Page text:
- Again ferment for 4 hours.
To Make First Dough:
- Scale out 86 grams of the sweet starter (you can discard the rest, or keep it, whichever you prefer).
- In a large bowl, combine all of the ingredients for the "First Dough" until just combined.
- Place the dough in a lightly oiled container, cover, and let ferment at room temperature (72F) for 12 hours.
To Make Second Dough:
- In the bowl of an electric mixer, combine the flour, salt, egg yolks, orange zest, vanilla seeds, all of the first dough, and about 1/4 of the water.
- Mix on low speed until combined, about 5 minutes.
- Slowly start adding the sugar, in about 5 or 6 increments, mixing for 2 minutes between additions.
- Continue to mix until the dough pulls away from the sides of the bowl and the gluten is almost fully developed.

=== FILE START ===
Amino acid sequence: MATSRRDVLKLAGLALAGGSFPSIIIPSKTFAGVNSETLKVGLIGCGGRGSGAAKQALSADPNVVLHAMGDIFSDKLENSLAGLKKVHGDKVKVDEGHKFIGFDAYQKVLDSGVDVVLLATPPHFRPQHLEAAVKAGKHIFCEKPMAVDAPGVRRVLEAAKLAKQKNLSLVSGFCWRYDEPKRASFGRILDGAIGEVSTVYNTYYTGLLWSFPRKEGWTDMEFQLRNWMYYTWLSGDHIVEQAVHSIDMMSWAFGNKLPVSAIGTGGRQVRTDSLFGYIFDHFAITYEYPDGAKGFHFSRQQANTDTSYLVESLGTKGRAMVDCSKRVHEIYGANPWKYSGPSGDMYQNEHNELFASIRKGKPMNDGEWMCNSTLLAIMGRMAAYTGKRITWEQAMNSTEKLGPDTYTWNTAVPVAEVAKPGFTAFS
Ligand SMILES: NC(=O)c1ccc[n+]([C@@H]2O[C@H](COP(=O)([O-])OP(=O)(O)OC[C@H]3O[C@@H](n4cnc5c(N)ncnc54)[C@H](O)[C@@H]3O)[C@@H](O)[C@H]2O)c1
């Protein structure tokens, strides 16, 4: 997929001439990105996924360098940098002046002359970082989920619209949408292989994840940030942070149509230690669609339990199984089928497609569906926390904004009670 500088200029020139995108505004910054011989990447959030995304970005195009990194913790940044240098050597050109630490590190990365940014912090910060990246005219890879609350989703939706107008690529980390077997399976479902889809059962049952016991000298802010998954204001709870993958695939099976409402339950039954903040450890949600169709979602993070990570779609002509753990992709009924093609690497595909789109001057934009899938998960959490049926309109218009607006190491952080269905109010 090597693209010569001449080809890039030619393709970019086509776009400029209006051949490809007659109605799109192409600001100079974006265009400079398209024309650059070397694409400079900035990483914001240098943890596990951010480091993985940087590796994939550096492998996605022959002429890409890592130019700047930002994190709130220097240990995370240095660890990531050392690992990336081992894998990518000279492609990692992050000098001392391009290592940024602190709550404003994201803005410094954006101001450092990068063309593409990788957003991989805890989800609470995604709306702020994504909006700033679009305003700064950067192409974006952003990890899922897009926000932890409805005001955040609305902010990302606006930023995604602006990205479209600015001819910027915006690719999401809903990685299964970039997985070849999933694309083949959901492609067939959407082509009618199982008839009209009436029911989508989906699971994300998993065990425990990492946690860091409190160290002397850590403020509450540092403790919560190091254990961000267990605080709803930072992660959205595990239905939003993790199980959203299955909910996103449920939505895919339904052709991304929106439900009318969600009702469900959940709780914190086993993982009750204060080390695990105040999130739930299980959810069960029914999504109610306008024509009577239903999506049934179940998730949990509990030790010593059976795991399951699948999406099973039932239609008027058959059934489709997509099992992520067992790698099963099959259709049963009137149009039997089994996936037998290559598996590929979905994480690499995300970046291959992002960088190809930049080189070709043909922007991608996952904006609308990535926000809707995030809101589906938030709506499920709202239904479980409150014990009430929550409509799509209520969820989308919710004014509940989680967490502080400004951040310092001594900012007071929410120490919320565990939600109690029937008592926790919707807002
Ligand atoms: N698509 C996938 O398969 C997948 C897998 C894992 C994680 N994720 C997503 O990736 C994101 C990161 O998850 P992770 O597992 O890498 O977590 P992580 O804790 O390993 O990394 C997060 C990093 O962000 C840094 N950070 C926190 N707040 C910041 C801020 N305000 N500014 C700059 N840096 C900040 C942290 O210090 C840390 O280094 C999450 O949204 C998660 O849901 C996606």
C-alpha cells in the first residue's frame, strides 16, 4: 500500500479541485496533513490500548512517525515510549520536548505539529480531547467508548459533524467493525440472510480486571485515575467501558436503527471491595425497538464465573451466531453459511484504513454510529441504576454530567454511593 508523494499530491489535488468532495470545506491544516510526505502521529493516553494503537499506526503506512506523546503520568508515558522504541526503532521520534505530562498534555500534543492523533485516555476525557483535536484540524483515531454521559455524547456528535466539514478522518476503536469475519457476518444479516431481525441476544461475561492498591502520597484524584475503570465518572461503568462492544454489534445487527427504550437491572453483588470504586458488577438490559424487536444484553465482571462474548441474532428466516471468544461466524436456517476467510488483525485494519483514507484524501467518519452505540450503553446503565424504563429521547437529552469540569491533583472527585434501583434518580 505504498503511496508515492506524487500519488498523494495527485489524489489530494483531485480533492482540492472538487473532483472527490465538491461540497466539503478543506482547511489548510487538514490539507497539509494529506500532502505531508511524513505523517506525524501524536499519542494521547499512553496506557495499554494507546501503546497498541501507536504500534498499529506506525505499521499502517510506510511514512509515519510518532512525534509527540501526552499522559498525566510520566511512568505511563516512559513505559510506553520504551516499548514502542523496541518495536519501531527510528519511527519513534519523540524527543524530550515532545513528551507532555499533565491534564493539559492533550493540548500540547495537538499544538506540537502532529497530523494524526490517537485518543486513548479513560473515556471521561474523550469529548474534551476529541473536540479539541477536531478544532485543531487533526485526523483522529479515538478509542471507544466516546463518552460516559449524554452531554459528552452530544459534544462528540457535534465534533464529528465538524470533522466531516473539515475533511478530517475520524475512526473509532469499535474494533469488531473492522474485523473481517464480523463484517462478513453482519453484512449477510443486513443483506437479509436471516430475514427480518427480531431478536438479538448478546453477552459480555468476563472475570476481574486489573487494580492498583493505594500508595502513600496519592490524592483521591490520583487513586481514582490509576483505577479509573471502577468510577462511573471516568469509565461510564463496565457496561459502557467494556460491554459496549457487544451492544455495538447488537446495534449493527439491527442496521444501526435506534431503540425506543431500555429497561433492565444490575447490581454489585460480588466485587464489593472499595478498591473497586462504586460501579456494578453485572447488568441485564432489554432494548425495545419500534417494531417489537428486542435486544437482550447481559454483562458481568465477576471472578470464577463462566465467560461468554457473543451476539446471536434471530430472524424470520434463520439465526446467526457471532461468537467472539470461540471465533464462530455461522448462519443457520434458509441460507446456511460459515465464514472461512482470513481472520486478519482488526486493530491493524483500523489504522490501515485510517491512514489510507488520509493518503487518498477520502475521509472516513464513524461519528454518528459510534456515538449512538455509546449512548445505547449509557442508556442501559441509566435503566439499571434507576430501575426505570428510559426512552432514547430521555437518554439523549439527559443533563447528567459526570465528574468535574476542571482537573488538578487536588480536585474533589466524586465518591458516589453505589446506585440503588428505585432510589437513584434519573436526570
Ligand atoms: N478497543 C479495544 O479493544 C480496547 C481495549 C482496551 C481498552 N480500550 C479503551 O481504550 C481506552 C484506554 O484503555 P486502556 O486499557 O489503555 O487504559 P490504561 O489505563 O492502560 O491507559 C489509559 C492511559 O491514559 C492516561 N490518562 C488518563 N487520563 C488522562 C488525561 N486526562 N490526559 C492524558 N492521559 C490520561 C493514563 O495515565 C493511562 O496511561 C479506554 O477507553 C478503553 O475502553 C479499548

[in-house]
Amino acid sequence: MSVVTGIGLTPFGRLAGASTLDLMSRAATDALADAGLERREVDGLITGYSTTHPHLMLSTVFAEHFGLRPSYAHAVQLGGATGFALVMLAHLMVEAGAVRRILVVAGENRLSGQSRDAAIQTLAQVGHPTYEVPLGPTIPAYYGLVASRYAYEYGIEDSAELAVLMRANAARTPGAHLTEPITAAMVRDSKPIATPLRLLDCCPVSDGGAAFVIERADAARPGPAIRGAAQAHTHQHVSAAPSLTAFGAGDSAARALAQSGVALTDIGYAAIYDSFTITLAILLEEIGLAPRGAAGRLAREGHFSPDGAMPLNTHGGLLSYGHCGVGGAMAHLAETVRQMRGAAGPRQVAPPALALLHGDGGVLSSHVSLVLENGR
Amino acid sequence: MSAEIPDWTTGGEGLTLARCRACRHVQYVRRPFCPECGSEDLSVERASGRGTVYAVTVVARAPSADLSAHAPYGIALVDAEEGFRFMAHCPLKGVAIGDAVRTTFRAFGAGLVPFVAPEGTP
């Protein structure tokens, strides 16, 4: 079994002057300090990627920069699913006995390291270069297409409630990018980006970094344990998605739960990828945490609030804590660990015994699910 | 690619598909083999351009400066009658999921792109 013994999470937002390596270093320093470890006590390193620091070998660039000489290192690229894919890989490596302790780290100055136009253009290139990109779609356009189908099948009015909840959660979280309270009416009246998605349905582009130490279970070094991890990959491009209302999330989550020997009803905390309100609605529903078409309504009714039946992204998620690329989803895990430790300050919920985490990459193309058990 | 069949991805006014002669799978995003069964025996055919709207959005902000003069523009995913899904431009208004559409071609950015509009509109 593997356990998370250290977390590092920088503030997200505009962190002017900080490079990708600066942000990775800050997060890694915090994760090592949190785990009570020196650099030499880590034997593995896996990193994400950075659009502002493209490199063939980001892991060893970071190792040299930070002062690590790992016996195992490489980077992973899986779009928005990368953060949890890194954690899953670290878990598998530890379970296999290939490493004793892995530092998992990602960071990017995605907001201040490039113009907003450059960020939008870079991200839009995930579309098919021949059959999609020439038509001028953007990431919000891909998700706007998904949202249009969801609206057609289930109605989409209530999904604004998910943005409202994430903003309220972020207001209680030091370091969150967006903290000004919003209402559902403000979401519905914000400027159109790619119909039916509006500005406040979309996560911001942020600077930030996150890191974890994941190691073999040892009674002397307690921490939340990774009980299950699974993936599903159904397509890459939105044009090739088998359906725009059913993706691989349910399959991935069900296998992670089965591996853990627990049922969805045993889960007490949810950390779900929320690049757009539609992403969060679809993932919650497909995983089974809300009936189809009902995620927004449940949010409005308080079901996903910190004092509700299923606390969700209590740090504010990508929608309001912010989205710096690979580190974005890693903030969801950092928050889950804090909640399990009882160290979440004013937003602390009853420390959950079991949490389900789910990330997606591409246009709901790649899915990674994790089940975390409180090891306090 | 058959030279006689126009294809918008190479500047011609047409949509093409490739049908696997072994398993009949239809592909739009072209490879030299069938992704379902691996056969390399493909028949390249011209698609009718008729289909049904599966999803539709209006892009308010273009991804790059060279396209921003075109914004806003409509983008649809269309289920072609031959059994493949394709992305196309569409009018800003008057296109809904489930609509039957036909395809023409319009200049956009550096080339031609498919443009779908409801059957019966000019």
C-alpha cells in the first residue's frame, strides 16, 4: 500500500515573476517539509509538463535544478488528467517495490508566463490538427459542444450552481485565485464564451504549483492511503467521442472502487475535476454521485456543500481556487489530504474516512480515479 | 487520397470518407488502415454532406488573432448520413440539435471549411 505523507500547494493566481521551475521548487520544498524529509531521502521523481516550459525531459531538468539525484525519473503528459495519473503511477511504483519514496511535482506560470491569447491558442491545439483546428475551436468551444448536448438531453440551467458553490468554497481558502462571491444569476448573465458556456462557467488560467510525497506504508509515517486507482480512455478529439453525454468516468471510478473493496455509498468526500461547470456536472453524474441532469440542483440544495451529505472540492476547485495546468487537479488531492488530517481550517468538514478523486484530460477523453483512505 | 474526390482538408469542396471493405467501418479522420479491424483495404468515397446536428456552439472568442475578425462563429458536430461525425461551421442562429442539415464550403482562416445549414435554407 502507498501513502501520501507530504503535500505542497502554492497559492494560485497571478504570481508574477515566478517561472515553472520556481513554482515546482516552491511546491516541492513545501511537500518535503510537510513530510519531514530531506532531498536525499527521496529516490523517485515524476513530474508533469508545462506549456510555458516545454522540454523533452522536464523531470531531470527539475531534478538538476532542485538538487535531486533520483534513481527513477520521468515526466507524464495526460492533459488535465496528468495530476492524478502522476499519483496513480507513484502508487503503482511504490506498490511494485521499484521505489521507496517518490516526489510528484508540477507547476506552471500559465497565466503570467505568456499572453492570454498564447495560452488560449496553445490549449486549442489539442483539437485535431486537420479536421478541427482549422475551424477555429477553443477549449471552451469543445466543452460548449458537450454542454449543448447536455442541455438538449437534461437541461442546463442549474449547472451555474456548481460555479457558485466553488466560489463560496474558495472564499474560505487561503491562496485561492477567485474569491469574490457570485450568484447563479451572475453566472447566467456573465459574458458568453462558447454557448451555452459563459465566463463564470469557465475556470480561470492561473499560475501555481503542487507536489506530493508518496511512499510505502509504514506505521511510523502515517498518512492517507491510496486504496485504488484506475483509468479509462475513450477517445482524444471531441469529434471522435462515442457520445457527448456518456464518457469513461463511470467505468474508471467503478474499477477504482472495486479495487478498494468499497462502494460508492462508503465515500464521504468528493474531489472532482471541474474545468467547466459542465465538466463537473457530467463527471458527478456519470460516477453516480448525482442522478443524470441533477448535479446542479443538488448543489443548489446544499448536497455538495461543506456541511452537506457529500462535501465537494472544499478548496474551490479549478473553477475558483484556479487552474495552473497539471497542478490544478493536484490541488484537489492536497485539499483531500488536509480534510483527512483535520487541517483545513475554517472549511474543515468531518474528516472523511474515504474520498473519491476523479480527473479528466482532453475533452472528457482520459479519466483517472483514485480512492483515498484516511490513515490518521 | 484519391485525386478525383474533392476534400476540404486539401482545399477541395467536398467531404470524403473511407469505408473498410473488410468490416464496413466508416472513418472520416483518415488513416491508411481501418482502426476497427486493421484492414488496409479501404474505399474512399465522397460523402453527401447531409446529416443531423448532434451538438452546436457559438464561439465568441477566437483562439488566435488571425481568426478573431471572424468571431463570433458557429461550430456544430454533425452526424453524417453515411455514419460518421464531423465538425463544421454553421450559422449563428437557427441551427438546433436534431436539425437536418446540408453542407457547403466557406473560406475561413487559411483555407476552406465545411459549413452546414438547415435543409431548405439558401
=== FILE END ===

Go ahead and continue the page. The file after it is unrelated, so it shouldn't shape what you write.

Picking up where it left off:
- Gradually add the butter to the dough, mixing for a minute in between each addition, until the butter is fully incorporated into the dough and the gluten is fully developed.
- Add the honey and enough of the remaining water to give a very soft dough.
- Add the cranberries, cherries, and crystallized ginger, mixing until they are evenly distributed.
- Place the dough in a lightly oiled container (preferable low and wide) and cover.
- Ferment at room temperature for 30 minutes.
- Fold the dough a few times, re-cover, and ferment another 30 minutes.
Make the Skewer Molds:
- To create the molds, take two large panettone paper molds and place two wooden grill skewers into the mold parallel to each other (see photo in post).
Shaping the Panettone: